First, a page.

PTCL

A new prognostic model for PTCL-NOS: developed on prospectively collected data

In the recent past, different models have been established in order to assess the prognostic outcome of peripheral T-cell lymphoma not otherwise specified (PTCL-NOS). However, these studies had an important key limitation: their retrospective nature. Thus, Massimo Federico, Founding Chair of the Lymphoma Hub Executive Steering Committee, from University of Modena and Reggio Emilia, Modena, Italy, examined a new model based on data from the prospective T-Cell Project (NCT01142674). The results were published ahead of print in the British Journal of Haematology on 19 April 2018.

In total, 311 patients (median age = 63 years, range 23–83) with PTCL-NOS were enrolled for model development. 246 patients (79%) were treated with curative intent:

  • 182 patients (74%) were treated with CHOP (cyclophosphamide, doxorubicin, vincristine, prednisolone)
  • 31 patients (13%) received CHOP-like regimen
  • 43 patients (18%) were treated with etoposide-containing (CHOEP/CHOEP-like) therapy
  • 21 patients (9%) received other regimens

The following factors were examined from previously reported studies: ECOG PS, Ann Arbor stage, B-symptoms, number of extra-nodal sites, LDH, albumin serum level, platelet count, haemoglobin level, lymphocyte/monocyte ratio, neutrophil/lymphocyte ratio, age, and sex. Study endpoints included overall survival (OS) and progression-free survival (PFS). Median follow-up was 46 months. For validation, 98 controls (median age = 61 years, range 24–90) were included in the study. The median follow-up was 18 months in the validation cohort.

Risk groups were identified based on the relative risk of death with all the potential risk factors linking the groups with a similar relative risk.

Key findings:
Survival
  • Median OS was 20 months
    • 3-year OS: 41% (95% CI, 34–47)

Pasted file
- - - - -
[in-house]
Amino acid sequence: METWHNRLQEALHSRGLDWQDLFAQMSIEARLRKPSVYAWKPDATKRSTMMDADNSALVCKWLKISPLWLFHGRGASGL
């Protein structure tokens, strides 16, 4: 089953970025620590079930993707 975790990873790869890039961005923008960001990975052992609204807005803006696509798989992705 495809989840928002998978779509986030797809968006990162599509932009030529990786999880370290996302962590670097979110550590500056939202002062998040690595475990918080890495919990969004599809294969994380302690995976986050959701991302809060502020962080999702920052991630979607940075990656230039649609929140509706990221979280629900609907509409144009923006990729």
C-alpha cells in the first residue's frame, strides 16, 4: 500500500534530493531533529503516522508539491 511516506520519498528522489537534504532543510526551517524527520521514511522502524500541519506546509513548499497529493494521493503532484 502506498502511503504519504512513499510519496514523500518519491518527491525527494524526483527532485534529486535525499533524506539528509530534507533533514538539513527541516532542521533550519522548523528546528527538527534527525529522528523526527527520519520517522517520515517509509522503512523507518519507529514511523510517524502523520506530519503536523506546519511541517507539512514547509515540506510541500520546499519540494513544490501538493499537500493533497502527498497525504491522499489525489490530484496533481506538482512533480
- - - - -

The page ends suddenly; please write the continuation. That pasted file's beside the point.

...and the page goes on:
• 5-year OS: 32% (95% CI, 26–38)
  • Median PFS was 10 months
    • 3-year PFS: 28% (95% CI, 23–34)
    • 5-year PFS: 23% [95% CI, 18–29)
Prognostic model development
  • Univariate analysis showed that all variables have significant impact on OS
  • Four factors were significantly predictive for OS: disease stage, ECOG-PS, serum albumin level, and absolute neutrophil count (ANC)
  • Three risk groups were identified based on OS and PFS:
    • OS:
      • 3-year and 5-year OS in the ‘low risk’ group (LR, n = 48, 15%, score 0): 76% (95% CI, 61–88) and 69% (95% CI, 49–83)
      • 3-year and 5-year OS in the ‘intermediate risk’ group (IR, n = 189, 61%, score 1–2): 43% (95% CI, 35–51) and 31% (95% CI, 23–40)
      • 3-year and 5-year OS in the ‘high risk’ group (HiR, n = 74, 24%, score 3–4): 11% (95% CI, 4–21) and 8% (95% CI, 2–18)
      • P < 0.001
    • PFS:
      • 5-year PFS in the LR group: 52% (95% CI, 33–67)
      • 5-year PFS in the IR group: 22% (95% CI, 16–30)
      • 5-year PFS in the HiR group: 7% (95 CI%, 2–16)
      • P < 0.001
    • Validation patients:
      • LR, n = 18 patients (18%)
      • IR, n = 54 patients (55%)
      • HiR, n = 26 patients (27%)
      • 3-year OS in the LR group: 69% (95% CI, 46–100)
      • 3-year OS in the IR group: 41% (95% CI, 29–57)
      • 3-year OS in the HR group: 31% (95% CI, 17–57)
      • P = 0.02

The authors found that the new T-cell score model, developed from prospectively collected data, showed improved results in terms of stratifying patients and disease outcome. In comparison to other methods, the new model could distinguish better between patients based on their risk, especially for patients with unfavorable outcomes. The study group added that “further studies implementing some of the emerging biological variables to clinical factors, need to be performed to determine if clinical risk can be further refined to allow for better risk stratification.”

References
  1. Federico M. et al. Peripheral T cell lymphoma, not otherwise specified (PTCL-NOS). A new prognostic model developed by the International T cell Project Network. British Journal of Haematology. Britsih Journal of Haematology. 2018 Apr 19. DOI: 10.1111/bjh.15258. [Epub ahead of print]
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